LYNN: “We worked on them for seven weeks. I was worried that we weren’t going to finish on time. We worked hard and long hours. Towards the end, we decided we didn’t have time to go to the laundromat, so we started rinsing them on the roof and wringing them dry. We also ran out of quarters. We draped them off of the Top Floor Gallery’s rafters, and they drip-dried. They looked great. They were beautiful.”
Until that day, the pink triangle, used by the Nazis to label homosexuals in their genocidal campaign, was the most commonly used symbol for the LGBTQ movement, a symbol in solidarity with our fallen ancestors. But the triangle came from a place of trauma, it was a reminder of the storm while the rainbow was the hope that came after. The promise of brighter days ahead.
On that day in June 1978, it felt as if the rainbow had always been a symbol for the LGBTQ community, it just hadn’t revealed itself yet.
LEE: “We went out, flew the flags, and blew everybody’s fucking minds. People were blown away. The flags were so beautiful. They were waving warriors. The biggest ones were 40’ by 60’ feet. The Parade marched through the flags to get to Civic Center. We instantly proclaimed that this was our symbol. It wasn’t planned. It was organic.”
LYNN: “It was just what I wanted: a touch of magic, a touch of glitter, and a little bit of Angels of Light.”
LEE: “We weren’t creating this huge symbol. We were decorating Civic Center. We weren’t thinking of marketing our entire futures. It was an art project.”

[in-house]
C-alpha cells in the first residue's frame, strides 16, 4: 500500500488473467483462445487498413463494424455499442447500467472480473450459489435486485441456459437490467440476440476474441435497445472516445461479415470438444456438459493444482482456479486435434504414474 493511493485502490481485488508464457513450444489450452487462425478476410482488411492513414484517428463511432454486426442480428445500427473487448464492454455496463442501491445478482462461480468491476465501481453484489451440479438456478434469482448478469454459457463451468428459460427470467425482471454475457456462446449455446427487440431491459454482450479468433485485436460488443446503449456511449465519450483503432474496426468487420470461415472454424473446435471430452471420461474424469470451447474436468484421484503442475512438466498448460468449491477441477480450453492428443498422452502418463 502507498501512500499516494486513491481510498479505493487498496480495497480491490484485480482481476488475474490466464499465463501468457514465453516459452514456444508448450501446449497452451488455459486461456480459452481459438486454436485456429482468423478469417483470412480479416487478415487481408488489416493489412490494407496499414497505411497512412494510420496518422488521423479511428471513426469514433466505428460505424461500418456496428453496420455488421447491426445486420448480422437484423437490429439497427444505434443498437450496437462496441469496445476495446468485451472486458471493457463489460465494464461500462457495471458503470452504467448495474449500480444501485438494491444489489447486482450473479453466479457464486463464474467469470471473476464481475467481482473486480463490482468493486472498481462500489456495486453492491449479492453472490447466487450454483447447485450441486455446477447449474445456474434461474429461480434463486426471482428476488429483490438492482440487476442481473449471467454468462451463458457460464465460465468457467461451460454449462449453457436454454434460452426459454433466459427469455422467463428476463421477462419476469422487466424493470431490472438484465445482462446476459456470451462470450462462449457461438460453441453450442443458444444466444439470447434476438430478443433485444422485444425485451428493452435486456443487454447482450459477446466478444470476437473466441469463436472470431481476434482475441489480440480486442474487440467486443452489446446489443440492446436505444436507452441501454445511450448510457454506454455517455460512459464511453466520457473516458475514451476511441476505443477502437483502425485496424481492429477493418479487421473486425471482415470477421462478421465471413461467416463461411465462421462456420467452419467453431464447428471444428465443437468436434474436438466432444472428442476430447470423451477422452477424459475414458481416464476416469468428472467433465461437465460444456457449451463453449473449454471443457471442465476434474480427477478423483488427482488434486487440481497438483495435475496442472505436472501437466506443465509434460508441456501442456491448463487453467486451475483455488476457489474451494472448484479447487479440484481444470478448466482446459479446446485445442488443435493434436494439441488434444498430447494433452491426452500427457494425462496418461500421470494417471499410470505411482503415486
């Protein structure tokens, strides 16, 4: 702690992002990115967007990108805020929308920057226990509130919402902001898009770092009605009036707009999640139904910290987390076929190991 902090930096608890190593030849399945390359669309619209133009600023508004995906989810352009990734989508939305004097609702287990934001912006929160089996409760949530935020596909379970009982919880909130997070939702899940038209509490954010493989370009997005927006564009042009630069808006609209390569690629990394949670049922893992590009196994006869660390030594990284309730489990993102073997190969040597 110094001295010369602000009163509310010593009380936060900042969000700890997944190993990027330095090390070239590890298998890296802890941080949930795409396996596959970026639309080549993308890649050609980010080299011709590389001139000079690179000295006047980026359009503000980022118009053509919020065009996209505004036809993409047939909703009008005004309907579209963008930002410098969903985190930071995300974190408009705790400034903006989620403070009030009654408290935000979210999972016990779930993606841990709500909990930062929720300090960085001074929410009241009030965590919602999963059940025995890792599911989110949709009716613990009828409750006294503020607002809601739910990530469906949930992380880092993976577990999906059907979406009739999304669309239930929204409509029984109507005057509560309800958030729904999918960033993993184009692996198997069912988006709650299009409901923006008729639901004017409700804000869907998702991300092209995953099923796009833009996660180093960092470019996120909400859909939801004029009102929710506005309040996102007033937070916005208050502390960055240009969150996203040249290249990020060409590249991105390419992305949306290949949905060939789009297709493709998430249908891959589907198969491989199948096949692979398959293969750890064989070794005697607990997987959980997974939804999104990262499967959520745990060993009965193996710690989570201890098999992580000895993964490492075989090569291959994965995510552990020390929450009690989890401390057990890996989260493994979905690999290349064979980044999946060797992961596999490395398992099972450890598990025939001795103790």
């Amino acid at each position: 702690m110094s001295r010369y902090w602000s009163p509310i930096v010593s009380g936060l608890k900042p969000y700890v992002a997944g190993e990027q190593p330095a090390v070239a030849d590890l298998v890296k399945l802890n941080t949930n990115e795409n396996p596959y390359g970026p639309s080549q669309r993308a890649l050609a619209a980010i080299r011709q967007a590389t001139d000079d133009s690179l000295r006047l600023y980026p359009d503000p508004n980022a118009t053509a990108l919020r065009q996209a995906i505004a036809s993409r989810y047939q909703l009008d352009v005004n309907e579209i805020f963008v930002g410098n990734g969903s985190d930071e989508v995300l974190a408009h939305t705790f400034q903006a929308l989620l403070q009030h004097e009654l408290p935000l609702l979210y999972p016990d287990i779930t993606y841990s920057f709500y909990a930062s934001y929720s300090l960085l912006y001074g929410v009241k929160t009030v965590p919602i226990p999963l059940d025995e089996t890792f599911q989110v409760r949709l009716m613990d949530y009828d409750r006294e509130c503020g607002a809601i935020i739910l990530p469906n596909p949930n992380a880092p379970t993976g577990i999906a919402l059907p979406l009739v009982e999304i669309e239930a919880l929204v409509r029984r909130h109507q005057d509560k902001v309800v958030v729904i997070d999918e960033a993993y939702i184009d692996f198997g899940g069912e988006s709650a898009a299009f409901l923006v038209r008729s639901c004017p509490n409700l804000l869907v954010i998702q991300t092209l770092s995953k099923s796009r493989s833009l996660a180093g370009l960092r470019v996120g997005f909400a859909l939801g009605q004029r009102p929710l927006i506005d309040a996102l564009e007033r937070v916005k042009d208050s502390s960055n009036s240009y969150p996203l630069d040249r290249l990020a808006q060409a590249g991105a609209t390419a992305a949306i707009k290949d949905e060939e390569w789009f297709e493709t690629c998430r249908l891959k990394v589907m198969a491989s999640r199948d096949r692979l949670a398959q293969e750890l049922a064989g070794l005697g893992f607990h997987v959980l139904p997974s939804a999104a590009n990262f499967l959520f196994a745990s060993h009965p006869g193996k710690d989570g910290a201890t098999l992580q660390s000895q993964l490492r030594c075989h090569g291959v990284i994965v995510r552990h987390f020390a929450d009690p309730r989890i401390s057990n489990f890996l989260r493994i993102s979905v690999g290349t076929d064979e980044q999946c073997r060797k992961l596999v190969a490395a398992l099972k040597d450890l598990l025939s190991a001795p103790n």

LYNN: “We looked at the rainbow flags as a work of art, and we wanted them to be beautiful and unique. After the Gay Parade, the flags were a big hit. People loved them. Everybody loved them.”
In the pre-technology world, people and property could just disappear. There were no surveillance cameras. Lynn didn’t even have a phone.
Even though no one could have known the flag would become an eternal symbol for a worldwide community, it was clear even then that they were a piece of history to be coveted.
In his memoir, Baker hypothesizes that the Rainbow American flag was stolen shortly after it was hung up on the front of the Gay Community Center for Gay Freedom Day in 1979. He suggests it might have been a construction crew working on the new symphony across the street and in a homophobic act, stole the flag and buried it in cement.
LEE: “Later in 1979 or 1980, you can find it somewhere in the minutes for a Pride Foundation meeting, Gilbert came to us and asked to borrow the two large flags, and we agreed. We never saw them again.”
LYNN: “I went to work one day at 330 Grove, and Gilbert came in and said that the two 40’ by 60’ flags had been stolen.”
Images published in the San Francisco Chronicle, videos of the march, and other widely distributed photographs only add to the mystery. They show both the classic rainbow flag of eight stripes and the American revision flying at the Civic Center on June 24, 1979 and not at the Gay Community Center.
As for the original eight-stripe flag, there are even fewer answers. In his memoir, Baker says that while they were taking down the flags from Civic Center, he was hit on the head on knocked out. “When I came to on the muddy ground,” he says “I saw people all around me hitting each other and screaming obscenities. They were fighting over the rainbow flags, pulling on them like a game of tug-of-war, tearing them.”
LYNN: “It would have taken more than one person to carry the flags. It took three people to carry one folded-up flag for the Parade, and we needed a van. They weighed a lot, and 330 Grove did not have an elevator. Whoever stole them had help—one person could not do it on their own.”
LYNN: “Before the rainbow flag missing, Gilbert came to one of my workshops. He wanted to watch me dying fabric all day and see how I did everything.
I was like, oh yeah, I’ll show you, come in.
I said, here, put some gloves on and do it with me.
He was like, oh, no, no, I don’t want to get my hands dirty.
He was only trying to figure out how I did the dying.”